A Randomized Trial Comparing the Impact of One Versus Two Courses of Antenatal Steroids (ACS) on Neonatal Outcome
A Randomized Double-Blinded Study Comparing the Impact of One Versus Two Courses of Antenatal Steroids on Neonatal Outcome
The hypothesis is that administration of two courses of antenatal corticosteroids, compared to one course, will show a 40% reduction in the incidence of composite neonatal morbidity in patients delivering prior to 34 weeks' gestation.
This is a randomized double-blinded placebo-controlled trial. The objective of this study is to evaluate the impact of one versus two courses of antenatal steroids on the incidence of major neonatal morbidity including respiratory distress syndrome in patients delivering prior to 34 weeks' gestation in a randomized prospective fashion.
Preterm delivery occurs in approximately 10% of all deliveries in the United States. Preterm birth is the cause of 75% of neonatal mortality not mentioning the significantly increased morbidity from respiratory distress syndrome, intraventricular hemorrhage, necrotizing enterocolitis, and sepsis. Numerous studies have evaluated the safety and efficacy of antenatal corticosteroid (ACS) administration in threatened preterm labor.
National Institutes of Health (NIH) first consensus conference in 1994 evaluated the research in this field. Conclusions included the clear evidence that antenatal corticosteroids decrease the incidence of RDS in infants born at 29-34 weeks gestation, with a decrease in RDS severity for infants born at 24-28 weeks gestation and a decrease in the incidence of intraventricular hemorrhage in infants born at 24-28 weeks gestation without harm to mother or fetus. Their recommendation was to give a single course of corticosteroids to all pregnant women between 24 and 34 weeks gestation who are at risk of preterm delivery within 7 days.
Since the studies on the duration of the effects of antenatal corticosteroids in the fetus are not conclusive, many obstetricians repeat corticosteroids weekly or bi-weekly to patients continuing to be at risk for preterm delivery. Lacking scientific evidence, many investigators have performed retrospective analyses regarding the effects of single-course versus multiple-course antenatal corticosteroids.
The NIH consensus panel reconvened in 2000 and concluded that studies regarding repeated courses of corticosteroids are suggestive of possible benefits, especially in reduction of RDS, however, design flaws limit their validity.
The more recent publication from Caughey and Parer examined the literature for evidence regarding a dose response of the benefits and detriments of antenatal corticosteroids. Based on their complex mathematical analysis they recommend all fetus' between 24 and 34 weeks' gestation at risk for preterm delivery should be given a first course of ANC. If the risk of preterm delivery persists the next course should be given 2 weeks later, for a maximum of two courses. Consistent with all previous articles, the call for a well designed randomized, controlled trial is made.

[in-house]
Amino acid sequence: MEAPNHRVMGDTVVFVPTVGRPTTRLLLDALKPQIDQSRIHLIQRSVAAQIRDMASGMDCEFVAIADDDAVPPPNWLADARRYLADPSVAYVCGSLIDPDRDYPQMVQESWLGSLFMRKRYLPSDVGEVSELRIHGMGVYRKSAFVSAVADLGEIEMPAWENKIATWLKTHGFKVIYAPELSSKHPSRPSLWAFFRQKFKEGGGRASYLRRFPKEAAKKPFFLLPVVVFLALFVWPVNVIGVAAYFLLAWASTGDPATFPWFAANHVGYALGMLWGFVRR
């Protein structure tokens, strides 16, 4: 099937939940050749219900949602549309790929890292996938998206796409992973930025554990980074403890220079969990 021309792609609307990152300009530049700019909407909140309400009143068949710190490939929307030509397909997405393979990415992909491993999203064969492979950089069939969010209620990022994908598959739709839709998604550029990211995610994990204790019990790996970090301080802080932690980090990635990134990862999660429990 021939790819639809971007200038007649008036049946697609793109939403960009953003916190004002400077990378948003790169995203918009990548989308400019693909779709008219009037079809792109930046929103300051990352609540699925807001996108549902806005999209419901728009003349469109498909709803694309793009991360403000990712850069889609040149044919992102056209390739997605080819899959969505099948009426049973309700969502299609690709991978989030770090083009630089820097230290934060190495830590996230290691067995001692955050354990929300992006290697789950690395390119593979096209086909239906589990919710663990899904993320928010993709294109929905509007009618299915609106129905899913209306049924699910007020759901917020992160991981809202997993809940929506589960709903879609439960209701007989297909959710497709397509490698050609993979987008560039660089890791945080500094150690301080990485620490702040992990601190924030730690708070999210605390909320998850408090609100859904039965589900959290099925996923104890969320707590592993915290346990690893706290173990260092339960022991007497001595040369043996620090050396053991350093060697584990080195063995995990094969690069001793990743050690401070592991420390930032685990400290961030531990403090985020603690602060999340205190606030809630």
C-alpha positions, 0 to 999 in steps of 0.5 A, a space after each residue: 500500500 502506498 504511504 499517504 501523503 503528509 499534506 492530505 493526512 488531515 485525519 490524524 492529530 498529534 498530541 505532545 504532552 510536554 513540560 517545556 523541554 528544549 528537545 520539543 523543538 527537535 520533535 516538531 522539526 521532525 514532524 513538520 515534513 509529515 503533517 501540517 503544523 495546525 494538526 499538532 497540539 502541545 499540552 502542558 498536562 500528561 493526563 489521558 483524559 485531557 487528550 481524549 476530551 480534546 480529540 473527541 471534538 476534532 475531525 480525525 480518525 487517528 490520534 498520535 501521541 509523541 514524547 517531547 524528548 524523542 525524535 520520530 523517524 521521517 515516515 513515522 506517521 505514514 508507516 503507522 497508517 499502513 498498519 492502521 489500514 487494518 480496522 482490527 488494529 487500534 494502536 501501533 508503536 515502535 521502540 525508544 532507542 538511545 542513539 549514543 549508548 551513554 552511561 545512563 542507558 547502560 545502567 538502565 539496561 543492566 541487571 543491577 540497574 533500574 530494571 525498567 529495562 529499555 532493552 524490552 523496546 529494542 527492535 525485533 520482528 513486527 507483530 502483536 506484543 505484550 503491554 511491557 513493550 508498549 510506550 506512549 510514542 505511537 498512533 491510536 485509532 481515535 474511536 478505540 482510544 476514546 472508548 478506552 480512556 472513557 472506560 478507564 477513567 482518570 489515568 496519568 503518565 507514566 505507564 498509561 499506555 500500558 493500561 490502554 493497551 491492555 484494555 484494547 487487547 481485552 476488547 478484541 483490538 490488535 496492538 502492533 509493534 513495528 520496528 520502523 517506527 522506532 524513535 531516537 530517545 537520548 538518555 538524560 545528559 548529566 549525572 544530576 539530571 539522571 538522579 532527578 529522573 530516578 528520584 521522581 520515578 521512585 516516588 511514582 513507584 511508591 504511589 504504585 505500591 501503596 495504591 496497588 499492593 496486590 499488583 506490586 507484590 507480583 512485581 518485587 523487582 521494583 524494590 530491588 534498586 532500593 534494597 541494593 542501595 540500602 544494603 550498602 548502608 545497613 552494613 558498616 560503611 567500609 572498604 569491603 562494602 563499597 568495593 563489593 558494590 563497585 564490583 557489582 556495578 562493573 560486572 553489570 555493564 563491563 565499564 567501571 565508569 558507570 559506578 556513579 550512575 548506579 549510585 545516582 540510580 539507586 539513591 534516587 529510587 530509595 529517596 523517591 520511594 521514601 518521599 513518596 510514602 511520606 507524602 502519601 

Course of Betamethasone or Dexamethasone
Course of Placebo (NS)
Receive 2nd Course = Study drug (betamethasone or dexamethasone)
Placebo group = received placebo course
Inclusion Criteria: 25 to 32 6/7 weeks gestation Singleton or twin gestation Received 1st course of betamethasone prior to 30 weeks' gestation Began 1st course of betamethasone at least 14 days prior to randomization Risk of delivery in next 7 days due to either maternal or fetal complication (e.g. preterm labor, severe preeclampsia, IUGR, etc.) Intact membranes Exclusion Criteria: Known major fetal anomalies (eg: anencephaly, renal agenesis etc…) High order multiple gestation (triplets or higher) Cervical dilation > 5 cm Clinical chorioamnionitis prior to initiation of second course (two or more of the following; antepartum temperature > 38ºC (100.4ºF), uterine tenderness, foul smelling vaginal discharge or amniotic fluid, maternal tachycardia (>100beats/min), fetal tachycardia (>160 beats/min), or white blood cell count >20x109/L.define) Ruptured membranes prior to initiation of second course of betamethasone Already receiving corticosteroids for other conditions (e.g. Lupus, asthma) Maternal condition contraindicating the use of steroids (e.g. HIV, active Tuberculosis) Participation in conflicting study
|Event Type||Organ System||Event Term||"Rescue" Course of Betamethasone or Dexamethasone||Placebo (Normal Saline)|
This outcome measured the total number of neonates with Composite Neonatal morbidity who delivered at < 34 weeks gestation. Composite Morbidity consisted of respiratory distress syndrome, bronchopulmonary dysplasia, severe intraventricular hemorrhage, periventricular leukomalacia, proven sepsis, necrotizing enterocolitis, or perinatal death
Reported the average/mean Neonatal gestational age (GA) (reported in weeks of pregnancy) at the time of birth for both groups (ACS vs. Placebo).
Measured mean Birth weights of Neonates in each arm as reported in grams on the birth record.
Noted as the total number of Neonates delivering at < 34 weeks gestation for which their weights fell within the 10th percentile at time of birth.
Reported as the average of all neonatal head circumferences (HC) taken at time of birth in each group.
The number of babies who required ventilatory support within the first 28 days of life. Equal to or great than 12 hours was considered one day.
The Number of neonates who required surfactant therapy within the first 28 days after birth.
Total number of neonates with pneumothorax diagnosed postpartum.
Total number of Mothers having Maternal infectious morbidity (e.g. endometritis & maternal sepsis) noted from birth through 28 days after birth